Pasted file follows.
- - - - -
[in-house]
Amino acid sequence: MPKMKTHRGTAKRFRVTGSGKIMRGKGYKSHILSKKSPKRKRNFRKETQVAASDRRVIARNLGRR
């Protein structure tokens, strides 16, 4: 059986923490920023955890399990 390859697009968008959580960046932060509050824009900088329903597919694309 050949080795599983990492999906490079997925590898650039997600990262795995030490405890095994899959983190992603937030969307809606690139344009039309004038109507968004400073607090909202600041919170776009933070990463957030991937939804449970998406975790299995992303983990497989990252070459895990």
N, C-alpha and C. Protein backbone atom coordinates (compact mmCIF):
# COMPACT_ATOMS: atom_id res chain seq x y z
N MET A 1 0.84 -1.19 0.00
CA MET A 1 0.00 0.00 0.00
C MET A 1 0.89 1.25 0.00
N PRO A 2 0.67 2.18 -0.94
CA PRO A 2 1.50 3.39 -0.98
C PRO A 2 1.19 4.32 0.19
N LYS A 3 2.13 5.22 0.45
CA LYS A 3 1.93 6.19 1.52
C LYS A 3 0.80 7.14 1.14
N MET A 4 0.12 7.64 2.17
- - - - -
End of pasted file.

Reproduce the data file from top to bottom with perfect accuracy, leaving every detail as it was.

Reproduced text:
[in-house]
Amino acid sequence: MPKMKTHRGTAKRFRVTGSGKIMRGKGYKSHILSKKSPKRKRNFRKETQVAASDRRVIARNLGRR
């Protein structure tokens, strides 16, 4: 059986923490920023955890399990 390859697009968008959580960046932060509050824009900088329903597919694309 050949080795599983990492999906490079997925590898650039997600990262795995030490405890095994899959983190992603937030969307809606690139344009039309004038109507968004400073607090909202600041919170776009933070990463957030991937939804449970998406975790299995992303983990497989990252070459895990």
N, C-alpha and C. Protein backbone atom coordinates (compact mmCIF):
# COMPACT_ATOMS: atom_id res chain seq x y z
N MET A 1 0.84 -1.19 0.00
CA MET A 1 0.00 0.00 0.00
C MET A 1 0.89 1.25 0.00
N PRO A 2 0.67 2.18 -0.94
CA PRO A 2 1.50 3.39 -0.98
C PRO A 2 1.19 4.32 0.19
N LYS A 3 2.13 5.22 0.45
CA LYS A 3 1.93 6.19 1.52
C LYS A 3 0.80 7.14 1.14
N MET A 4 0.12 7.64 2.17